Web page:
CONSIDERED OPINION OF THE CLEVELAND ORCHESTRA CONCERT OF 19 JANUARY 2006
William Walton: Scapino—A Comedy Overture. Pyotr Il'yich Tchaikovsky: Concerto for Violin and Orchestra in D major, op. 35. Sir Edward Elgar: Symphony No. 1 in A flat major, Op. 55. (Janine Jansen, v.; Vladimir Ashkenazy, cond.)
Like his fellow characters Pagliaccio, Scaramuccio, and Pulcinella, Scapino successfully made the jump from Italian improvisational theater to classical-music immortality. In the world of the commedia dell'arte, he is a featherbrained valet: habitually frivolous, often dishonest, always effervescent. Sound judgment is not among his gifts. Nor was it a characteristic, it seems, of at least one of his interpreters. The actor Camerani, famed for his portrayals of Scapino, reportedly succumbed to acute indigestion after stuffing himself with delicacies in the wee hours of the night: a rare case of death by foie gras.
Scapino's name comes from the Italian scappare, "to flee," and it seems appropriate that conductor Vladimir Ashkenazy and the Cleveland Orchestra, about to flee the Cleveland winter for a short Florida-Georgia tour, are taking William Walton's Scapino: A Comedy Overture on the road with them. On Thursday night's preview of the tour repertoire, Scapino was in fine fettle. Ashkenazy's version of the Overture zipped along at an ambitious clip. With its bright colors and glossy sheen, this performance of Walton's music could almost have been mistaken for the score of a madcap sixties movie.
Its ebullient character was a natural foil for Janine Jansen's unforgettable performance of the Tchaikovsky Violin Concerto. Jansen's music-making was also a triumph of personality, but it was a personality of a very different kind. Jansen has the finely calibrated senses of a great actor. Even when her playing was of necessity declamatory—as in the double-forte chords preceding Tchaikovsky's cadenza in the opening movement—it seemed expressive of inner determination rather than simple bluster. The strength of her musical personality allowed Jansen to stretch this concerto to its musical limits while maintaining its tension. It was almost alarming to realize, at moments in the first movement when the soloist fell silent, how little this performance relied on forward momentum, how much on introspective depth. The dramatic extremes to which she pushed the second movement, the near halt she hazarded in the first episode of the concluding Rondo, would have seemed affectations in the hands of a lesser player. Instead, her performance was mesmerizing.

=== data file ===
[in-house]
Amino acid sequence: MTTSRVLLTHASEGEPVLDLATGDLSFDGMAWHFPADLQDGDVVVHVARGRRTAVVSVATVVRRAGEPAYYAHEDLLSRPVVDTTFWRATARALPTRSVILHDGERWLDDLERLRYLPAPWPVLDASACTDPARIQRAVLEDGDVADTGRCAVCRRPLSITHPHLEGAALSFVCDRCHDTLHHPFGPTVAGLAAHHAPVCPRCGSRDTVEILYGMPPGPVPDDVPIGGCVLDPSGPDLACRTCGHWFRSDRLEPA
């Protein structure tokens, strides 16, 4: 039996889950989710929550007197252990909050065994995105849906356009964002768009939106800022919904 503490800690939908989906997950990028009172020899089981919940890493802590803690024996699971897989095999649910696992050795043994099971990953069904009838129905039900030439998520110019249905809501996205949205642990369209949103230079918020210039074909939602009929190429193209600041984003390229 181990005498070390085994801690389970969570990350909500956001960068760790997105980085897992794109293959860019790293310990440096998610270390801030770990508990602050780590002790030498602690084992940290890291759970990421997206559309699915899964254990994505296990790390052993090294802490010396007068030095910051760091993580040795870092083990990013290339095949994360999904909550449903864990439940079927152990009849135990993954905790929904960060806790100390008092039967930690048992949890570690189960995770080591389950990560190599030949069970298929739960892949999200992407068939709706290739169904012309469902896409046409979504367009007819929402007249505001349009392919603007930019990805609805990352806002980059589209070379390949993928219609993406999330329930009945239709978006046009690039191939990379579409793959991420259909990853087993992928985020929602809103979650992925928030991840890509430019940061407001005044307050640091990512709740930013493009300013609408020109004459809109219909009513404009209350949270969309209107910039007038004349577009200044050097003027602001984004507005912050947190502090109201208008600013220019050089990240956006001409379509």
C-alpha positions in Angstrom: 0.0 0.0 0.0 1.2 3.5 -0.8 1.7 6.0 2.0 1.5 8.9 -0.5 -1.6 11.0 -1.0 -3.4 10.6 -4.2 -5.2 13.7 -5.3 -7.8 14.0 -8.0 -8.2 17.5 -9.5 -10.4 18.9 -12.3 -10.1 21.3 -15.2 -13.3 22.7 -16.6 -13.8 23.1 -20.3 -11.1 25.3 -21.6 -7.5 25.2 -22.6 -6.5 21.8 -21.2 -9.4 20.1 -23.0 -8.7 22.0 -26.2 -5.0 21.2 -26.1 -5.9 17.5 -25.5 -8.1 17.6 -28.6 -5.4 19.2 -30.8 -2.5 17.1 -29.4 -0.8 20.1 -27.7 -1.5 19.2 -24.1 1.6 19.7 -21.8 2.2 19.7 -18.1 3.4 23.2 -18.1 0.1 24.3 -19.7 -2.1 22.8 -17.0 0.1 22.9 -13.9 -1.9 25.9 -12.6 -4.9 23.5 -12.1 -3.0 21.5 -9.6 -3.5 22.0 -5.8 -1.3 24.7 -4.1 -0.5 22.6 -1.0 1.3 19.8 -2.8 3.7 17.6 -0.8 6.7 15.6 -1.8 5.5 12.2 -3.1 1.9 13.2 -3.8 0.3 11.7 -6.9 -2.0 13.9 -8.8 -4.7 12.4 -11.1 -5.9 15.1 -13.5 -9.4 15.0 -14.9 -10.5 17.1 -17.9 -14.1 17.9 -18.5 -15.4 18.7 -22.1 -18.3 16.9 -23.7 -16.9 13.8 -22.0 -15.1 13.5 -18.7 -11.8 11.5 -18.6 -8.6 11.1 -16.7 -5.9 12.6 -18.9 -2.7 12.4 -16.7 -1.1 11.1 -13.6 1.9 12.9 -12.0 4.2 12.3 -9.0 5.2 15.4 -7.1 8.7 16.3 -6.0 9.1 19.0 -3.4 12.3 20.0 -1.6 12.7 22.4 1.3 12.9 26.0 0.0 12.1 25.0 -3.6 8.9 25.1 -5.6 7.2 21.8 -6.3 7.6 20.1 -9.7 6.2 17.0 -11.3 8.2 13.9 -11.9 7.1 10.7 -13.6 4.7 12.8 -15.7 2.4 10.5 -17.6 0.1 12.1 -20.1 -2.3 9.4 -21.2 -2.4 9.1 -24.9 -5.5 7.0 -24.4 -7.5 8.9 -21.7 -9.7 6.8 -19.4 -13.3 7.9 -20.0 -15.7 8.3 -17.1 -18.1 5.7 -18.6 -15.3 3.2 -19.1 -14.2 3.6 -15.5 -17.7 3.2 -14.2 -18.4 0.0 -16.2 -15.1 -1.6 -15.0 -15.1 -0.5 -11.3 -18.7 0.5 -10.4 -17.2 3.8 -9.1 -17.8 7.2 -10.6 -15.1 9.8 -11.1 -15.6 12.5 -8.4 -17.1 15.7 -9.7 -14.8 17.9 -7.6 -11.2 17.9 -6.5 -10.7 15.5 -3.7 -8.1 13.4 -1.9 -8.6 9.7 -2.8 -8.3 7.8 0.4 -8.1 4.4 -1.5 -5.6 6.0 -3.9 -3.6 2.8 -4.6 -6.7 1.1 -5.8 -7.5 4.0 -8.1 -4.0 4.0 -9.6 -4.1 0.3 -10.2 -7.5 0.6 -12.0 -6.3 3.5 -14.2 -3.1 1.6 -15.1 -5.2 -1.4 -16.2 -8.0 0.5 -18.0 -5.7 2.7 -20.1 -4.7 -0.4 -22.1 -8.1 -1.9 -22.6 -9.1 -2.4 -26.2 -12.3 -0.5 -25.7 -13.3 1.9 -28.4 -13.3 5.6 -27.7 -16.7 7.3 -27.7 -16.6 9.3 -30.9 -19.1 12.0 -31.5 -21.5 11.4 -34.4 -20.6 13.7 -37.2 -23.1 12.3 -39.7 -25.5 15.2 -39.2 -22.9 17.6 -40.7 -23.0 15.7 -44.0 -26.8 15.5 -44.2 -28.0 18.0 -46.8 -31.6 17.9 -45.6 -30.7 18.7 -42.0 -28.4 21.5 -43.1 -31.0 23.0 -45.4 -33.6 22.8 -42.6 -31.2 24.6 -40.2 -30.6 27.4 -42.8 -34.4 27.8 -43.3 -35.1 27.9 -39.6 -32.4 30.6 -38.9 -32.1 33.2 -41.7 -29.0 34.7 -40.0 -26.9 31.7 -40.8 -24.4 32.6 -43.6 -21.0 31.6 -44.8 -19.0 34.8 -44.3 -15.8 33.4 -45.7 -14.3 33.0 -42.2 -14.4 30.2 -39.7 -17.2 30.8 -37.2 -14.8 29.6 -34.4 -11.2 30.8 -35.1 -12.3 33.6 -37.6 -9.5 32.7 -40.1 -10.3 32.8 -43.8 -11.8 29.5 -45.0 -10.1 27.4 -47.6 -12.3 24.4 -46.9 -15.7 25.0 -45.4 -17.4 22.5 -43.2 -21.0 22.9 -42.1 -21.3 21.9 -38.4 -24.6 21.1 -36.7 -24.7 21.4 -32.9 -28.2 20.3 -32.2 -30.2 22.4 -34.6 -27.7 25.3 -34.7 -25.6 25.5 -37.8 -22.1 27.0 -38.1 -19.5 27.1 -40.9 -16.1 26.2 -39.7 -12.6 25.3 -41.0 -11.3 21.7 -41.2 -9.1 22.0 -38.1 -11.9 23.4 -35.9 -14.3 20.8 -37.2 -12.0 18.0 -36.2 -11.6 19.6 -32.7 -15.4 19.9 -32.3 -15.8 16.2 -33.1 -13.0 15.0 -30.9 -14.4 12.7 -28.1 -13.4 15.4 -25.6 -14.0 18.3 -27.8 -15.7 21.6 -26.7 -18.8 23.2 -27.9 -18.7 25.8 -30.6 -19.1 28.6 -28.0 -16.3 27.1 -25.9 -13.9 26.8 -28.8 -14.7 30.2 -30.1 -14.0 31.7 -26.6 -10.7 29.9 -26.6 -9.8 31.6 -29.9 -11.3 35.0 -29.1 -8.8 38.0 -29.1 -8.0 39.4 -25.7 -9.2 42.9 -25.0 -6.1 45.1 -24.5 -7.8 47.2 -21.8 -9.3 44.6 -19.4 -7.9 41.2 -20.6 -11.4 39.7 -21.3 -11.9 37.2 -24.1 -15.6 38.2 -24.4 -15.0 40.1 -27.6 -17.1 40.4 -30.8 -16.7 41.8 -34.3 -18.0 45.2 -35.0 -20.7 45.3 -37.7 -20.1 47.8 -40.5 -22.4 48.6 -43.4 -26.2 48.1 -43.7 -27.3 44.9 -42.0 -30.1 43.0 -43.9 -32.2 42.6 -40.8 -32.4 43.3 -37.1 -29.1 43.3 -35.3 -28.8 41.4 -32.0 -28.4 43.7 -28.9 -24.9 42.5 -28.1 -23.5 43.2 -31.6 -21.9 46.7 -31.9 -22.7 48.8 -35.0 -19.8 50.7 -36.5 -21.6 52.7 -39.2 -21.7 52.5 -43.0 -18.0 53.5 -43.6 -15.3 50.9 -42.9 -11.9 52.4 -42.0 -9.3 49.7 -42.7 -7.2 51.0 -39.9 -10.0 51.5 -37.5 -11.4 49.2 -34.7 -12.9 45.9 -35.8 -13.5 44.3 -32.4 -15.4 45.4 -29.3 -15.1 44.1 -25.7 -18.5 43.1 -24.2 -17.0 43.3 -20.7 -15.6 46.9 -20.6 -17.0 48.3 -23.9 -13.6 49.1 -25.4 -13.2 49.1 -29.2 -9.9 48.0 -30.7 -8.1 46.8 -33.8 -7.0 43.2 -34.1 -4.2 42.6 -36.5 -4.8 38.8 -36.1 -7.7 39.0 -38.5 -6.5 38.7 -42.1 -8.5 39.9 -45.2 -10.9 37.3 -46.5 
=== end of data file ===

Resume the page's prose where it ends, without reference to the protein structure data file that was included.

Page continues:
Ashkenazy's reading of Elgar's First Symphony, which concluded the evening, could not hope to generate equal audience enthusiasm, though in most respects it was completely satisfactory. One might have questioned the tameness of the opening movement Allegro and some quickly passing shadows of rhythmic shapelessness.
But the theater-themed opening of this program reminds one that there are worse fates that can befall the live performer than such minor glitches. The story is told of another actor—a man of large appetites, not unlike the unfortunate Camerani—who gorged himself on savory treats just prior to a performance. As soon as he stepped in front of the footlights, he crashed straight through the floor. Not to worry—it's unlikely to happen again. They say it was just a stage he was going through.
I'm Jerome Crossley for WCLV 104/9.
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